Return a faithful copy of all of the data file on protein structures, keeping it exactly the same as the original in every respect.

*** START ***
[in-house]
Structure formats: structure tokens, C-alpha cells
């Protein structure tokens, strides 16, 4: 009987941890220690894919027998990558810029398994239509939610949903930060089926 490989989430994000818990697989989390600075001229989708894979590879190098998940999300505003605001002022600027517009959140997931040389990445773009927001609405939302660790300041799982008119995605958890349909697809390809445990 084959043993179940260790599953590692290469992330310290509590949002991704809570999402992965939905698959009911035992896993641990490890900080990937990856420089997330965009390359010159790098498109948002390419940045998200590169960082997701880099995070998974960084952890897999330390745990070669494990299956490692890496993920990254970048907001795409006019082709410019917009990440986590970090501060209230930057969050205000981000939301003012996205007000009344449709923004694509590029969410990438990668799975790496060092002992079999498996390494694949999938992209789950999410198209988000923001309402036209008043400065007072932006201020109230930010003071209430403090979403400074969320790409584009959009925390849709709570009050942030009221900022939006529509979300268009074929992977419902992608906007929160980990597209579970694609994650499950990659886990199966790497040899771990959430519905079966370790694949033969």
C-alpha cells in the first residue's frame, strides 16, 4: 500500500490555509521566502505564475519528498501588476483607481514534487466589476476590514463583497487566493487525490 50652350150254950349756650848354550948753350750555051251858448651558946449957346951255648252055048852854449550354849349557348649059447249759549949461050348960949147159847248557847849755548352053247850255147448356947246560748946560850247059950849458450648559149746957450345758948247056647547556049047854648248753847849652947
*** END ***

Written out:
[in-house]
Structure formats: structure tokens, C-alpha cells
């Protein structure tokens, strides 16, 4: 009987941890220690894919027998990558810029398994239509939610949903930060089926 490989989430994000818990697989989390600075001229989708894979590879190098998940999300505003605001002022600027517009959140997931040389990445773009927001609405939302660790300041799982008119995605958890349909697809390809445990 084959043993179940260790599953590692290469992330310290509590949002991704809570999402992965939905698959009911035992896993641990490890900080990937990856420089997330965009390359010159790098498109948002390419940045998200590169960082997701880099995070998974960084952890897999330390745990070669494990299956490692890496993920990254970048907001795409006019082709410019917009990440986590970090501060209230930057969050205000981000939301003012996205007000009344449709923004694509590029969410990438990668799975790496060092002992079999498996390494694949999938992209789950999410198209988000923001309402036209008043400065007072932006201020109230930010003071209430403090979403400074969320790409584009959009925390849709709570009050942030009221900022939006529509979300268009074929992977419902992608906007929160980990597209579970694609994650499950990659886990199966790497040899771990959430519905079966370790694949033969």
C-alpha cells in the first residue's frame, strides 16, 4: 500500500490555509521566502505564475519528498501588476483607481514534487466589476476590514463583497487566493487525490 50652350150254950349756650848354550948753350750555051251858448651558946449957346951255648252055048852854449550354849349557348649059447249759549949461050348960949147159847248557847849755548352053247850255147448356947246560748946560850247059950849458450648559149746957450345758948247056647547556049047854648248753847849652947